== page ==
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In We Are the World These Are Our Stories, Amanda Heng produces intensely personal print works.

Relations between Singapore and Batam is being explored in Fantasy Islands.

Works at The Bizarre Honour surveys the history of the island and its relationship with animals, insects and pests.

Lock Route will feature sculptures placed outdoors at Gillman Barracks.

New Year treats galore for visual senses

Here's a glimpse of the first "festival" that kicks off the art calendar.
Nov 25, 2016 5:50 AM

OUTDOOR sculptures at Gillman Barracks, a month-long pop-up gym with handmade equipment, art tours and talks will fill up the calendar in Singapore come January.

Visual art activities have become du jour in the first month of the year for the past four years, and Singapore Art Week (SAW) had a major part to play in that, being the first "festival" that kicks off the New Year with a slew of activities.

Joint initiative

The two weeks of arts events has now even got its own acronym, SAW, as revealed by Low Eng Teong, director of visual arts at the National Arts Council (NAC) earlier this week. SAW is a joint initiative by NAC, the Singapore Tourism Board, and the Economic Development Board.

SAW isn't a festival per se as it's not curated by NAC, points out Mr Low, but it relies on the "eco-system" supported by art fairs and galleries which want to engage with the audience. One of the anchor events is, of course, the international art fair, Art Stage Singapore.

But besides the commercial side of SAW, there are several firsts for 2017. One of the firsts is Lock Route which will feature sculptures placed outdoors at Gillman Barracks. It is curated by Khairuddin Hori, director of Chan Hampe Galleries, who was last the deputy director of artistic programmes at Paris's Le Palaise de Tokyo contemporary art space. Mr Hori's Lock Route (Jan 13-June 30) takes its name from the route march that army recruits typically undergo during their training.

The outdoor sculptures will see newly-commissioned works by artists Cleon Peterson, Mel O'Callaghan and Oanh Phi Phi, alongside Singapore artists Gerald Leow and Sheryo+Yok. "We have a four-metre lightbulb by a Thai artist, lying on an albino buffalo. We're also working with an artist to make crazy bicycles, one of which is two metres tall, but which the public can ride if they want, and so on," he says.

Mr Hori says he liked the challenge of putting up a public art show in Singapore, but his intention was mainly to bring over international artists. Lock Route is expected to be the most expensive commission for SAW. "It's challenging because the works will be outside for six months, so there are logistics costs like engineering approval, insurance and so on," he adds.

Another area to see some public art works will be around the Ophir-Rochor vicinity. DUO Artwork Showcase: Poetics of Convergence is presented by developer M+S and art gallery Taksu. Each of the five commissioned works is inspired by the ties between Singapore and Malaysia and the interplay between heritage and modernity in Kampong Glam.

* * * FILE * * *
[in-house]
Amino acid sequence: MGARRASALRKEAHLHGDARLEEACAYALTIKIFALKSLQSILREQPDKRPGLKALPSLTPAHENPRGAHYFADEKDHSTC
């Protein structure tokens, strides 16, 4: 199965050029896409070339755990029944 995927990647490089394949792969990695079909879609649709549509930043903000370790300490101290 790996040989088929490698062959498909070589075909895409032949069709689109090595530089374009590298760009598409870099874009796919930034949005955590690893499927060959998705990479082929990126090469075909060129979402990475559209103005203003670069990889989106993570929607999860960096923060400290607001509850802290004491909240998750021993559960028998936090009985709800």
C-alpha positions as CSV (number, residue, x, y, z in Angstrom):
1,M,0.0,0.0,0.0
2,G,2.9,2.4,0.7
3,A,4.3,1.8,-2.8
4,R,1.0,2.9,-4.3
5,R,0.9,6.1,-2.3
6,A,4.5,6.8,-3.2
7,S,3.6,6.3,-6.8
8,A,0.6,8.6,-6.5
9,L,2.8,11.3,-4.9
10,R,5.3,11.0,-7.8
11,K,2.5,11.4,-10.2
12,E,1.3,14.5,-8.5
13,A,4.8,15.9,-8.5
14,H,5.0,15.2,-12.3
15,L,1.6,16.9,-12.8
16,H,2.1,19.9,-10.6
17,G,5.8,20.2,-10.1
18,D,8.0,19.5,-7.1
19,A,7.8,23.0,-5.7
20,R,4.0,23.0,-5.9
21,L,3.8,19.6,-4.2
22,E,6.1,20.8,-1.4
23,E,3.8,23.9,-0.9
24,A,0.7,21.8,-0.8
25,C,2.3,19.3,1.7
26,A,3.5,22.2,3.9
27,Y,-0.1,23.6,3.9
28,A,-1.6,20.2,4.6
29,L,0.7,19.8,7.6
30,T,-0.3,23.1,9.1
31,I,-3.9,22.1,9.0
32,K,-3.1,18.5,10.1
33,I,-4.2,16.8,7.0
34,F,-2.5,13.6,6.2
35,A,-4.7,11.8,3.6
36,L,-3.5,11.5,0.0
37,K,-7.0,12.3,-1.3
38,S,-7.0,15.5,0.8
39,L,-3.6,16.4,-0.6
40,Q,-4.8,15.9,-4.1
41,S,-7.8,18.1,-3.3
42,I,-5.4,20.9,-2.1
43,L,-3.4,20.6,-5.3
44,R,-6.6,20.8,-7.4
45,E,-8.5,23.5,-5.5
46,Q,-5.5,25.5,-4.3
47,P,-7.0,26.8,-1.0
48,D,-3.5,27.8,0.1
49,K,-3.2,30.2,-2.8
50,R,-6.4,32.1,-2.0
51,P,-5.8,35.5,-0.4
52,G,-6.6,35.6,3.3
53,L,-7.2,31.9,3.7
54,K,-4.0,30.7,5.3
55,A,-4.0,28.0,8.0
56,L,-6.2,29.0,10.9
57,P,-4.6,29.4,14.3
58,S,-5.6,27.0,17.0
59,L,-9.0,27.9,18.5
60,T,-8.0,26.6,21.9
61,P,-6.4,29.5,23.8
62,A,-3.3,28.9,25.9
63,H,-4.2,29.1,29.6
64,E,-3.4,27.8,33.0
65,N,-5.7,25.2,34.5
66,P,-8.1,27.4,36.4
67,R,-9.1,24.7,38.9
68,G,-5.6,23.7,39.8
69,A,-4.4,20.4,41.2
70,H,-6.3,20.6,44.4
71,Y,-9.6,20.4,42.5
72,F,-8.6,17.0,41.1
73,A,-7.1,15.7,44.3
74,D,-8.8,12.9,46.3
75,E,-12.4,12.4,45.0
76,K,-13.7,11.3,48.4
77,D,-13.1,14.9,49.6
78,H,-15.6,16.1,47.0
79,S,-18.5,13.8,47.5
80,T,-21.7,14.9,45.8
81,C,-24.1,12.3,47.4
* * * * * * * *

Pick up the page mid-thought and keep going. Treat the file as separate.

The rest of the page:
The relations between Singapore and Batam will also be explored, in Fantasy Islands (Jan 11-26), at Objectifs-Centre for Photography and Film on Middle Road.

Cult of the gym

Other highlights will be the pop-up gym at Aliwal Arts Centre. "No Regrets for Our Youth" by Singapore art collective DXXXXD (read as D4xD) will examine the cult of the gym and how it's changed from being a place where people exercised to be healthy to a place of vanity people post pictures of themselves on Instagram, says Muhammad Idzi, a member of the collective.

Artwalk Little India returns with a theme of traditional folktales and mythologies, while State of the Motion, conducted by Asian Film Archive, will take visitors on day and night tours to iconic Singapore locations which served as filming locations. The Art Week Tour on Jan 21, by Theo Arts Professionals, will be an exclusive tour to several artists' studios and collectors homes.

Another undisclosed location that viewers can be sign up to be taken to is for an "immersive installation" called The Bizarre Honour, by OH Open House. This collaboration with one of Singapore's most prominent contemporary artists - who wishes to remain anonymous - has transformed an old two-storey house in a residential area into a house of works that surveys the history of the island and its relationship with animals, insects and pests.

"There is something for everyone at SAW," says Mr Low. In a survey the NAC did with 1,000 people last year, about three out of four of them were actually seeing art for the first time, in the Art Week. "It's word of mouth that's the strongest motivator so we want people to tell one another what they saw during this two weeks."

  • Singapore Art Week will be held from Jan 11-22, 2017. For more information, please visit